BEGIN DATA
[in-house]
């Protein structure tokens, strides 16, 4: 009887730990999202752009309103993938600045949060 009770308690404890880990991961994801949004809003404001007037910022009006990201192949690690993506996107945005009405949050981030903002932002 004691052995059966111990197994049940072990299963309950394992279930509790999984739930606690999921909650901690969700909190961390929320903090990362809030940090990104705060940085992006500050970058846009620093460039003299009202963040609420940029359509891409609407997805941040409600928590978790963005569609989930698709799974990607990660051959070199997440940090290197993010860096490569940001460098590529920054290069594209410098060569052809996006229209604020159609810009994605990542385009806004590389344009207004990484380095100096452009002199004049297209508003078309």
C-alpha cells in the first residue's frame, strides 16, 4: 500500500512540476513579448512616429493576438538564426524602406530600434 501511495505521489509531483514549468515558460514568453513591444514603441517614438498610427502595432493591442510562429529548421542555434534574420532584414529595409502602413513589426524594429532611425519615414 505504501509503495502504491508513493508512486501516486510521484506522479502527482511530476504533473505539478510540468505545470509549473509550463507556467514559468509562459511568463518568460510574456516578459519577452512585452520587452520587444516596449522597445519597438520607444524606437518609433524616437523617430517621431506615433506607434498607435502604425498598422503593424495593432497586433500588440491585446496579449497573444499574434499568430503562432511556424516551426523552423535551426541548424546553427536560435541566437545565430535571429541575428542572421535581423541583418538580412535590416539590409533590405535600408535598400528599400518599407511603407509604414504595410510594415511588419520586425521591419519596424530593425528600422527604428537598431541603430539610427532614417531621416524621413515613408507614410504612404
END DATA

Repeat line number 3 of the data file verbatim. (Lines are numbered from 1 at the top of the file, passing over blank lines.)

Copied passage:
C-alpha cells in the first residue's frame, strides 16, 4: 500500500512540476513579448512616429493576438538564426524602406530600434 501511495505521489509531483514549468515558460514568453513591444514603441517614438498610427502595432493591442510562429529548421542555434534574420532584414529595409502602413513589426524594429532611425519615414 505504501509503495502504491508513493508512486501516486510521484506522479502527482511530476504533473505539478510540468505545470509549473509550463507556467514559468509562459511568463518568460510574456516578459519577452512585452520587452520587444516596449522597445519597438520607444524606437518609433524616437523617430517621431506615433506607434498607435502604425498598422503593424495593432497586433500588440491585446496579449497573444499574434499568430503562432511556424516551426523552423535551426541548424546553427536560435541566437545565430535571429541575428542572421535581423541583418538580412535590416539590409533590405535600408535598400528599400518599407511603407509604414504595410510594415511588419520586425521591419519596424530593425528600422527604428537598431541603430539610427532614417531621416524621413515613408507614410504612404